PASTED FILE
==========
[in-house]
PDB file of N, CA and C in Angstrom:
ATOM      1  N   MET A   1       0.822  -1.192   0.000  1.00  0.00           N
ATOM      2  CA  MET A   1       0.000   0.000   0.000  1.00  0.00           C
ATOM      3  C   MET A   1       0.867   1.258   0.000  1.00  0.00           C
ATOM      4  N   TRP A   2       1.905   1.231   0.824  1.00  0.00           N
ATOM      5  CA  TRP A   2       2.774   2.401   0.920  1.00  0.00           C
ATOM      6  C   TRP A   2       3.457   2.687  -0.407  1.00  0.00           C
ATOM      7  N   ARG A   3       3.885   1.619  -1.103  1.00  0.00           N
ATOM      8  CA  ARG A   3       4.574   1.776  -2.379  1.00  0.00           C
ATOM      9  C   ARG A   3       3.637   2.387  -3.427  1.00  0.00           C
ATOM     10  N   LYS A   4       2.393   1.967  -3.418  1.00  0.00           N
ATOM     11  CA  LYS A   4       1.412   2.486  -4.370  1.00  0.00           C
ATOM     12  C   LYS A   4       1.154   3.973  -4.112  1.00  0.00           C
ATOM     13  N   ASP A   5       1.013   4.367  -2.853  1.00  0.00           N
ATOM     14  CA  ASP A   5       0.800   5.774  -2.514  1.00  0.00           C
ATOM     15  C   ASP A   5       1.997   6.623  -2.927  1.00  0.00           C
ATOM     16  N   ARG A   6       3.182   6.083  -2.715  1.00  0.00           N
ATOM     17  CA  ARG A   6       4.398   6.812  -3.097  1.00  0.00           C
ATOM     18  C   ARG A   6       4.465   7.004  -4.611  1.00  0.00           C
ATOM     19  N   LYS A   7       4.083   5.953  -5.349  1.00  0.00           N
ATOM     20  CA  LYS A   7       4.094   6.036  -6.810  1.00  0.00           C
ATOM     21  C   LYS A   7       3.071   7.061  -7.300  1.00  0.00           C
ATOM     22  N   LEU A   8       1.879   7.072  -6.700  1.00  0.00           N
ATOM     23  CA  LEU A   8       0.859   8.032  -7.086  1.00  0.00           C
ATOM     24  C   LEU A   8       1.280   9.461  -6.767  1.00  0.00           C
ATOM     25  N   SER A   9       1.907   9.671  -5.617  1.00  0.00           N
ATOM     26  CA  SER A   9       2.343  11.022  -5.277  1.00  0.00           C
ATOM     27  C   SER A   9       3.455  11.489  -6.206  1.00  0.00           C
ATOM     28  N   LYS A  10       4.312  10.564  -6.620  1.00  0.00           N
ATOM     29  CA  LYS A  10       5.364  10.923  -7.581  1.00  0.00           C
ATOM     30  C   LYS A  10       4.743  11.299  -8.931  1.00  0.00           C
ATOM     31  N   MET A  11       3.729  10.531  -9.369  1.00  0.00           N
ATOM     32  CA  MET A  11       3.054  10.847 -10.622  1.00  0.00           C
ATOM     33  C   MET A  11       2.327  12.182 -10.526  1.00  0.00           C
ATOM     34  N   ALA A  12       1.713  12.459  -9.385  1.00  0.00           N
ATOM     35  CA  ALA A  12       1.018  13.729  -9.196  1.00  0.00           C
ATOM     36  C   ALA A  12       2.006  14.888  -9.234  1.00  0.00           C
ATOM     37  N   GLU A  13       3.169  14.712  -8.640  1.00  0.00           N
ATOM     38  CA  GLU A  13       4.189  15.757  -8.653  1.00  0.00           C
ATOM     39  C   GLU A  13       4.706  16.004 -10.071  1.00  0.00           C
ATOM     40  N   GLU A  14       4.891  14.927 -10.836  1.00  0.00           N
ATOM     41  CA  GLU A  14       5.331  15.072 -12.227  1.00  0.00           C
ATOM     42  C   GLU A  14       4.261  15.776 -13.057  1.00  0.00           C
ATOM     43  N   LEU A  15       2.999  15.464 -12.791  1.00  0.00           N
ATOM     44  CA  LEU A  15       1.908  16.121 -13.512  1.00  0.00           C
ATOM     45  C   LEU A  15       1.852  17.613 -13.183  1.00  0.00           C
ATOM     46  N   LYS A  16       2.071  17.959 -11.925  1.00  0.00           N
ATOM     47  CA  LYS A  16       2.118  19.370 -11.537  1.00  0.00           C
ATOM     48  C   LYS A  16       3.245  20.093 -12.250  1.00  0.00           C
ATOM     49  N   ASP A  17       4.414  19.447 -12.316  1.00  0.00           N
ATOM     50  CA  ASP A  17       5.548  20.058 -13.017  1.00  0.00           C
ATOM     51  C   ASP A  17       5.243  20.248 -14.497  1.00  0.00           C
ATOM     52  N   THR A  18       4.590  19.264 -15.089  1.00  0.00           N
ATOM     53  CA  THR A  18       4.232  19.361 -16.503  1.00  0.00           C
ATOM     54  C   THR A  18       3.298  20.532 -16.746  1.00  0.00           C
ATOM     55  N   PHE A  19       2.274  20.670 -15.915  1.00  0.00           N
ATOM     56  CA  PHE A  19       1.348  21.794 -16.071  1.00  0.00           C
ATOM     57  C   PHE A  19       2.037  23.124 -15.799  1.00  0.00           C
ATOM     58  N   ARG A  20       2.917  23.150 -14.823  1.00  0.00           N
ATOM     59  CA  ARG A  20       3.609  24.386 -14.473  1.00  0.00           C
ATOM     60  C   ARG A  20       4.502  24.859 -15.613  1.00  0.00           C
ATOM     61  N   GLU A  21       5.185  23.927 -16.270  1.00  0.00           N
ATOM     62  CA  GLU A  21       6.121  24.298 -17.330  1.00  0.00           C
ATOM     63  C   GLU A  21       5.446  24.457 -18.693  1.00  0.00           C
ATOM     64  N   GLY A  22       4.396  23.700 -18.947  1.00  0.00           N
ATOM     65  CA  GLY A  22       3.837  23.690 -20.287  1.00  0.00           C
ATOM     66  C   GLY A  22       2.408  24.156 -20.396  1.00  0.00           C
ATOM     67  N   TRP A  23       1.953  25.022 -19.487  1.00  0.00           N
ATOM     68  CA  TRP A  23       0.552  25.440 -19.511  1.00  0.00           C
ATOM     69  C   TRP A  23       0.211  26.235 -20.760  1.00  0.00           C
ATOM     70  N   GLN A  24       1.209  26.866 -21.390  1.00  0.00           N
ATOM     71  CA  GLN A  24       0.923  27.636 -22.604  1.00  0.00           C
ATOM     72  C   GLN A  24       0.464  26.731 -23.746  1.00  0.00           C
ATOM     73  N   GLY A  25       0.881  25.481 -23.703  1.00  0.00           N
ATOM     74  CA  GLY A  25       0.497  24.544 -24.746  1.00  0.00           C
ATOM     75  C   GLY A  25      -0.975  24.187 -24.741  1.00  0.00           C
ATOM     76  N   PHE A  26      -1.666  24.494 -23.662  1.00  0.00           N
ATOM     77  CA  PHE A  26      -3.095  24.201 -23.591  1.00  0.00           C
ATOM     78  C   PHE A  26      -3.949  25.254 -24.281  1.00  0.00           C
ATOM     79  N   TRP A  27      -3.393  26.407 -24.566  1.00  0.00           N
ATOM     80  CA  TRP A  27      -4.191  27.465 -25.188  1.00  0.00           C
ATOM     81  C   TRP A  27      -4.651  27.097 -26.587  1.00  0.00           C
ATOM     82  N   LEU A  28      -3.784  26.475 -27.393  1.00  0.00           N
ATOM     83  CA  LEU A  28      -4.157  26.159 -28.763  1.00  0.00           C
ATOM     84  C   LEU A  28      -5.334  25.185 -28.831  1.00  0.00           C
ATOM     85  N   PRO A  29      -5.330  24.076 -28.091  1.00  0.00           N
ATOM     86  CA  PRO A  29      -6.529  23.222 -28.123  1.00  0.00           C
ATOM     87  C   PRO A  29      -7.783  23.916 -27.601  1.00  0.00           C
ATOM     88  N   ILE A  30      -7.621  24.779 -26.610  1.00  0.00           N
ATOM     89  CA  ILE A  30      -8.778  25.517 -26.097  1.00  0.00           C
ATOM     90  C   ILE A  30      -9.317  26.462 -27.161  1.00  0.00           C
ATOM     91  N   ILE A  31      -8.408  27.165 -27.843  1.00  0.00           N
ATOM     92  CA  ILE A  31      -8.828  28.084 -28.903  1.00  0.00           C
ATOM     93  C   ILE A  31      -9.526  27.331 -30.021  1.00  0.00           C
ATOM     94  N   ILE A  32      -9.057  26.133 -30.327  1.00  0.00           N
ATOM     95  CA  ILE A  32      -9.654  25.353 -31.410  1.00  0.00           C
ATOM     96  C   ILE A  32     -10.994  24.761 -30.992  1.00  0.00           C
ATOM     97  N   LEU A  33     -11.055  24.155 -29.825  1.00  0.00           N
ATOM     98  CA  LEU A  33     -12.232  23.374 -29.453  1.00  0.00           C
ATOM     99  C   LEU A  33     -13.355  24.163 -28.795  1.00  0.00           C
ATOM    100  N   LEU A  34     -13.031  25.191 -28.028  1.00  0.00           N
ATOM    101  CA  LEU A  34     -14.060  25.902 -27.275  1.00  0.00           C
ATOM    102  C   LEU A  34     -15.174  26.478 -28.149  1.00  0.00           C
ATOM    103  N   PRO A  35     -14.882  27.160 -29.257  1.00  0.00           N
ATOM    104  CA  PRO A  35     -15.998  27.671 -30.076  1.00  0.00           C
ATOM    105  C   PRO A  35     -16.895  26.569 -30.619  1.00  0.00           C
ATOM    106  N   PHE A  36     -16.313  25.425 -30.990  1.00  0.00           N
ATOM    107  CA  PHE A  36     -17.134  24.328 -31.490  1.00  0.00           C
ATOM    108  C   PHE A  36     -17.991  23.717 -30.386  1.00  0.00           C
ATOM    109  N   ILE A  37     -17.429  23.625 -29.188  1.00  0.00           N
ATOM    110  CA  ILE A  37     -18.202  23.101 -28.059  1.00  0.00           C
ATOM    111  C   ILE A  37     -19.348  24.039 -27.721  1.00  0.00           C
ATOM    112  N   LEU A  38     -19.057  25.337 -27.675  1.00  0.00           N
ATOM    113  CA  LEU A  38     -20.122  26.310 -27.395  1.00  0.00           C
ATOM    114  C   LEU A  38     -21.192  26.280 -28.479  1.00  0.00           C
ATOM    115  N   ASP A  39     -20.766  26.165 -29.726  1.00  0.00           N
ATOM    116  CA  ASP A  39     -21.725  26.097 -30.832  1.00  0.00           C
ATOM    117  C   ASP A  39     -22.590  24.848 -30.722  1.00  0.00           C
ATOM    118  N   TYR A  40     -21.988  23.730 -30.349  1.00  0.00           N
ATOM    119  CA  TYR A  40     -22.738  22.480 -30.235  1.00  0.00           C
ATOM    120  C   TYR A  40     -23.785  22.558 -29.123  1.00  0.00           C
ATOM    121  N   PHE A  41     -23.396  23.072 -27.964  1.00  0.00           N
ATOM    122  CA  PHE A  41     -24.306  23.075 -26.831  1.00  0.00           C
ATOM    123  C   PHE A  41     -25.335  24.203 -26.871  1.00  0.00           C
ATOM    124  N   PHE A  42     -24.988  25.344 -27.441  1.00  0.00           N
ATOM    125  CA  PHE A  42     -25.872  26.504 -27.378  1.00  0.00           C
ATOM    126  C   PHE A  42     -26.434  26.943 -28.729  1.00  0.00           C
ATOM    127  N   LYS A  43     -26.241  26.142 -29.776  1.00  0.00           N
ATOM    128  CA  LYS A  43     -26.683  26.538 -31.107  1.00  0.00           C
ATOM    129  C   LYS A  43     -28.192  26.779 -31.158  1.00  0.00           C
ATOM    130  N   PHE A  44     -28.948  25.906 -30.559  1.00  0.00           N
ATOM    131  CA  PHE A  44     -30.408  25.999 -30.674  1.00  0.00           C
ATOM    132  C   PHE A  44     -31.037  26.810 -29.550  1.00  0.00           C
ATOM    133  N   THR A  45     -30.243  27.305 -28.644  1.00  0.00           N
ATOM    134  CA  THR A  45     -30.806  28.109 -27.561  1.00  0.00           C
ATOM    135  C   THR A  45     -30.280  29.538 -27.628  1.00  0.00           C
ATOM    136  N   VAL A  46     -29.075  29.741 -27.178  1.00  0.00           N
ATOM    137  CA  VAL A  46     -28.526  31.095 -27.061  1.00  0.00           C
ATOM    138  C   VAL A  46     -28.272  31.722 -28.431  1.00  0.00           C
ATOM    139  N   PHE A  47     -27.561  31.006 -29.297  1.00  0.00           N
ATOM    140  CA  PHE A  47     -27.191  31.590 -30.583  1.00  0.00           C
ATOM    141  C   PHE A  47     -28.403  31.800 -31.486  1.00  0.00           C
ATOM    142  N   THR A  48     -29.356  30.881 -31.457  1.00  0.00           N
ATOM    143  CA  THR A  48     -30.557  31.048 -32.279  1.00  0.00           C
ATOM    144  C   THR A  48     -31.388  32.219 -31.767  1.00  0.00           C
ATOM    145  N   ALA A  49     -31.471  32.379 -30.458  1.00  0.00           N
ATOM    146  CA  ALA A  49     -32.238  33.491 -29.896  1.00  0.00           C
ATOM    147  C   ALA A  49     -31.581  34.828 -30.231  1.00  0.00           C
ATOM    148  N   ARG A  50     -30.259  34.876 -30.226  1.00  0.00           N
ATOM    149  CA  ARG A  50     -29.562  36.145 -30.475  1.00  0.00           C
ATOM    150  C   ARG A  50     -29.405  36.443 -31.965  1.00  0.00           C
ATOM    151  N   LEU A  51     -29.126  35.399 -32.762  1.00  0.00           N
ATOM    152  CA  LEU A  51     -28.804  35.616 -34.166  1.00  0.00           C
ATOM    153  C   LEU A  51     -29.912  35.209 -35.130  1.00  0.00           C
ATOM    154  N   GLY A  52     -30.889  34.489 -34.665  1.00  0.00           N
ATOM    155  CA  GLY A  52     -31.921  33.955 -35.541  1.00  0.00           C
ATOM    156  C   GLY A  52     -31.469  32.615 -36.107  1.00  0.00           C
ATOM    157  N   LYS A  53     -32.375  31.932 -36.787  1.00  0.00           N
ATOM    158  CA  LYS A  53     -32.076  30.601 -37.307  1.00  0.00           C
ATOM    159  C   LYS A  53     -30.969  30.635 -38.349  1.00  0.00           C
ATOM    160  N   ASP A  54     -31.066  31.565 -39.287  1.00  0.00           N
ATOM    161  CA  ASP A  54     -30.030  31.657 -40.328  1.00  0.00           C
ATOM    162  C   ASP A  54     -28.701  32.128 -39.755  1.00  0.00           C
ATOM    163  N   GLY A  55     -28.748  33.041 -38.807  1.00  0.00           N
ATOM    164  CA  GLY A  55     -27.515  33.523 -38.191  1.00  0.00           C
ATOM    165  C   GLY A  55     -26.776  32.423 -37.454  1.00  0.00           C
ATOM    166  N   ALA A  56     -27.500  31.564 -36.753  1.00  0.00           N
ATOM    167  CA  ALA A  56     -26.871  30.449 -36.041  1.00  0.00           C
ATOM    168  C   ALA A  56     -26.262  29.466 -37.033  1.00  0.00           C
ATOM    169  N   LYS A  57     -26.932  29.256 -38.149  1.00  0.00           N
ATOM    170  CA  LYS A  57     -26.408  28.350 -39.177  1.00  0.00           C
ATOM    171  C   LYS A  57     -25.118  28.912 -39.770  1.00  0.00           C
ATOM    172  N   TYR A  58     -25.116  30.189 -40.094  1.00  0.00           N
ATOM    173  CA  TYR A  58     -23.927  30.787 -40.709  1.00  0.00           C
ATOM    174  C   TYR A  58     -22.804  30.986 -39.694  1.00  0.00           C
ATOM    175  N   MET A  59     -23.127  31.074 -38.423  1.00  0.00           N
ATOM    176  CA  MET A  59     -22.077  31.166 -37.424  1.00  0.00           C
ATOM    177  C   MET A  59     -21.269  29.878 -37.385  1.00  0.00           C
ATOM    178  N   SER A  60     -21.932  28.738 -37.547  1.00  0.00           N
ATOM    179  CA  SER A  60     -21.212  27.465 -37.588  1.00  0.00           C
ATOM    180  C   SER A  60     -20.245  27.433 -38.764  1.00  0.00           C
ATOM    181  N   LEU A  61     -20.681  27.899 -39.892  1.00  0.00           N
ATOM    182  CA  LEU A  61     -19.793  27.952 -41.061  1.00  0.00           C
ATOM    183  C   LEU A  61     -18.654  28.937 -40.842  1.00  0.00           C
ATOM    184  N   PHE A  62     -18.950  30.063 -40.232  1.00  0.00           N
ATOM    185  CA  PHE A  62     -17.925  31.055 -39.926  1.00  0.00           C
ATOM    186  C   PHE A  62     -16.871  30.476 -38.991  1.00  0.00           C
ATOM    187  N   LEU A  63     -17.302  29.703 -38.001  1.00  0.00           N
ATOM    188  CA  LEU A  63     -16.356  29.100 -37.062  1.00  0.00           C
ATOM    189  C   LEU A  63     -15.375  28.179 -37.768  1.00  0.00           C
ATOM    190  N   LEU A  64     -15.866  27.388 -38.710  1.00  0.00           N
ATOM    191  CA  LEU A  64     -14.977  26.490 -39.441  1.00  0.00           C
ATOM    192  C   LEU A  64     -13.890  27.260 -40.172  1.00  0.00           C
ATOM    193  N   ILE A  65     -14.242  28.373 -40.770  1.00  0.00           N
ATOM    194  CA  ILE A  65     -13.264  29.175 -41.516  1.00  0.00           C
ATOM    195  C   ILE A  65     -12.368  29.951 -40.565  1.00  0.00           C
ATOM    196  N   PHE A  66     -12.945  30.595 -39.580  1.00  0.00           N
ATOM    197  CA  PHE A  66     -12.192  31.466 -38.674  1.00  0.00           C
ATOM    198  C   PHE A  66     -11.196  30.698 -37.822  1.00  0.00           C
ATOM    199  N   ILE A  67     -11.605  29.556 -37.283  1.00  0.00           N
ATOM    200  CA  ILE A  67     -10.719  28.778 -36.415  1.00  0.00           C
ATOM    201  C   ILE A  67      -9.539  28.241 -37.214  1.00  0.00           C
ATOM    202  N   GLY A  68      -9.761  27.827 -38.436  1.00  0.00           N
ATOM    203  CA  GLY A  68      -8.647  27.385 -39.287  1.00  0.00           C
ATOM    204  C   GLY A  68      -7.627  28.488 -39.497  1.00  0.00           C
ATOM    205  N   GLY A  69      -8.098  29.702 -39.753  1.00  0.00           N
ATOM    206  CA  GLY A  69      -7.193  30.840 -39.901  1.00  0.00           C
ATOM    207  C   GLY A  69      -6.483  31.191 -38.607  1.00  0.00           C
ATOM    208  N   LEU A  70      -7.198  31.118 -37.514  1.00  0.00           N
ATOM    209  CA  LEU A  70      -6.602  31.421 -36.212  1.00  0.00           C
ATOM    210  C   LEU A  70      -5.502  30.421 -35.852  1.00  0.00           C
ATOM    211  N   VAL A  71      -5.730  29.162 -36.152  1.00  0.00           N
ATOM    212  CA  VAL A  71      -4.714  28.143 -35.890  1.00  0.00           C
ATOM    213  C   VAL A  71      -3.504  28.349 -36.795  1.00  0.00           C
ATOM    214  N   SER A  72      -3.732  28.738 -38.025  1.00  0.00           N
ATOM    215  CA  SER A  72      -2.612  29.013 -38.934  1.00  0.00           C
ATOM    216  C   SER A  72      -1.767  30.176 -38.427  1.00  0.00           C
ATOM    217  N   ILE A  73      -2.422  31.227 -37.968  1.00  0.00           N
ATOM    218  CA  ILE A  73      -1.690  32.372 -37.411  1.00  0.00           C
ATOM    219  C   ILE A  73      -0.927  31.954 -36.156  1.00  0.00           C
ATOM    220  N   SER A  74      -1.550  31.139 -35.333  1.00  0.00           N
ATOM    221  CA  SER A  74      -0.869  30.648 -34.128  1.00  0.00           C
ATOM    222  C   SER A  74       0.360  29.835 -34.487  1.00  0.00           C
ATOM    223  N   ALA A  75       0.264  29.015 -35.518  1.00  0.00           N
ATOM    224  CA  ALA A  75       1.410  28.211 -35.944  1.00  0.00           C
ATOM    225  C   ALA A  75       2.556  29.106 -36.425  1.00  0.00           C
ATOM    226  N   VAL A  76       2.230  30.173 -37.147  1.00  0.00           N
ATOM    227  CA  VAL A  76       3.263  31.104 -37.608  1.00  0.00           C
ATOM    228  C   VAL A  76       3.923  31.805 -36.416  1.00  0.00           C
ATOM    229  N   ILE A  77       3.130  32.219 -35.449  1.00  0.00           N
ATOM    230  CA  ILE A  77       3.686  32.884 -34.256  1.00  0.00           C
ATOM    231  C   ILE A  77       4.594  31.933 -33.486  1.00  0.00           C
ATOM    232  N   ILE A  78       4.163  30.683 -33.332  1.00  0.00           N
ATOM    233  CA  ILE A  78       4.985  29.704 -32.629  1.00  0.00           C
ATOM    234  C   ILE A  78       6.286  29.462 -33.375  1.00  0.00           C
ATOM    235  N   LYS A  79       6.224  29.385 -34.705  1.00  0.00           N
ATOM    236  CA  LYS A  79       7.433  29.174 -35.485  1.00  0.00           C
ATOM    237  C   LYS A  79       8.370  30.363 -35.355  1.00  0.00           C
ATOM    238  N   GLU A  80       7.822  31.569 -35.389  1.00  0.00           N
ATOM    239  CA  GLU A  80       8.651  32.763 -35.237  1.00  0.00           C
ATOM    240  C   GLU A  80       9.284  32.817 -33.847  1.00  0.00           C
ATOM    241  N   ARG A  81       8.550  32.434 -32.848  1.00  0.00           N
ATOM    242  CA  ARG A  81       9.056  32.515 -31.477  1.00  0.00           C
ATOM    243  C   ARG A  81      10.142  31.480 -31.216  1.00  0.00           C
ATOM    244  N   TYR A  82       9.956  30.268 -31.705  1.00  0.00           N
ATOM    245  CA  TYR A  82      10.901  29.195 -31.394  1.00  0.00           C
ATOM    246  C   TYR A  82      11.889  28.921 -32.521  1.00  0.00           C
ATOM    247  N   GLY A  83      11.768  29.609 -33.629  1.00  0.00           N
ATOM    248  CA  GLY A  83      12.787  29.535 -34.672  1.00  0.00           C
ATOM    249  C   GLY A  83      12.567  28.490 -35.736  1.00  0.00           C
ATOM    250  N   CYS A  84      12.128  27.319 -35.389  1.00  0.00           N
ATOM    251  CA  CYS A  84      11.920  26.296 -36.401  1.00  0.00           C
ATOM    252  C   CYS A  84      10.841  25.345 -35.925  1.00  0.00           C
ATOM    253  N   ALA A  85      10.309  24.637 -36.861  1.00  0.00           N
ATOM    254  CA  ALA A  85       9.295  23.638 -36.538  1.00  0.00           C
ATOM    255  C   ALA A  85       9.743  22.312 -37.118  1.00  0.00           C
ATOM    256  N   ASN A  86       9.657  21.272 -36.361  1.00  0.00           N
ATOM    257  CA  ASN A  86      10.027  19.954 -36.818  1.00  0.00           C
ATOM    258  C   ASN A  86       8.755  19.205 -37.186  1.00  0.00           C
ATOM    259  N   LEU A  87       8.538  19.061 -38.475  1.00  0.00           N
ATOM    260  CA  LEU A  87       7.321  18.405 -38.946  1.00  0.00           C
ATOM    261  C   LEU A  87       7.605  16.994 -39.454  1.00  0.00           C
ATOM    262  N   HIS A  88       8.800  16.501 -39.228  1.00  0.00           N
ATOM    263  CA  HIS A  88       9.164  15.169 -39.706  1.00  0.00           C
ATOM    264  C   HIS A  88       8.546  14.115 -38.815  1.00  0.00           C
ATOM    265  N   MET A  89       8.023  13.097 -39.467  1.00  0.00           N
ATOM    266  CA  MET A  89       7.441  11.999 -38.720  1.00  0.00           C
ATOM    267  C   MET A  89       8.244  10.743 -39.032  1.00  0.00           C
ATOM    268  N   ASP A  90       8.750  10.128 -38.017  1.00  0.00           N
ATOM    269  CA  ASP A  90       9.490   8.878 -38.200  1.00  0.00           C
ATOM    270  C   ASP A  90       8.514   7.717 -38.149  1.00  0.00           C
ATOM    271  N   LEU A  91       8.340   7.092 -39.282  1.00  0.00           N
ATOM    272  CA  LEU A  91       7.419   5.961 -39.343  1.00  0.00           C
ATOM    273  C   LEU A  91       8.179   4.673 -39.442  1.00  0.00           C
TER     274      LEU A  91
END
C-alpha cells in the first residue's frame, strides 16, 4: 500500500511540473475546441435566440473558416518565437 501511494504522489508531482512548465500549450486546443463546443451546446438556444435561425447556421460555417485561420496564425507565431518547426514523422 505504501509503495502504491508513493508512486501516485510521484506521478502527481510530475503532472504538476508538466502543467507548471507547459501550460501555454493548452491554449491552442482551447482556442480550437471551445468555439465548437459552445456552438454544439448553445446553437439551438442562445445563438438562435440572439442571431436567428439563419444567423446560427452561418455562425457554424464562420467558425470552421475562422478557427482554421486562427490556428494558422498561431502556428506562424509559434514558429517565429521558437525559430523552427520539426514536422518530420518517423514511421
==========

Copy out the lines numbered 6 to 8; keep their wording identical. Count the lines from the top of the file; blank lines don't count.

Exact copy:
ATOM      4  N   TRP A   2       1.905   1.231   0.824  1.00  0.00           N
ATOM      5  CA  TRP A   2       2.774   2.401   0.920  1.00  0.00           C
ATOM      6  C   TRP A   2       3.457   2.687  -0.407  1.00  0.00           C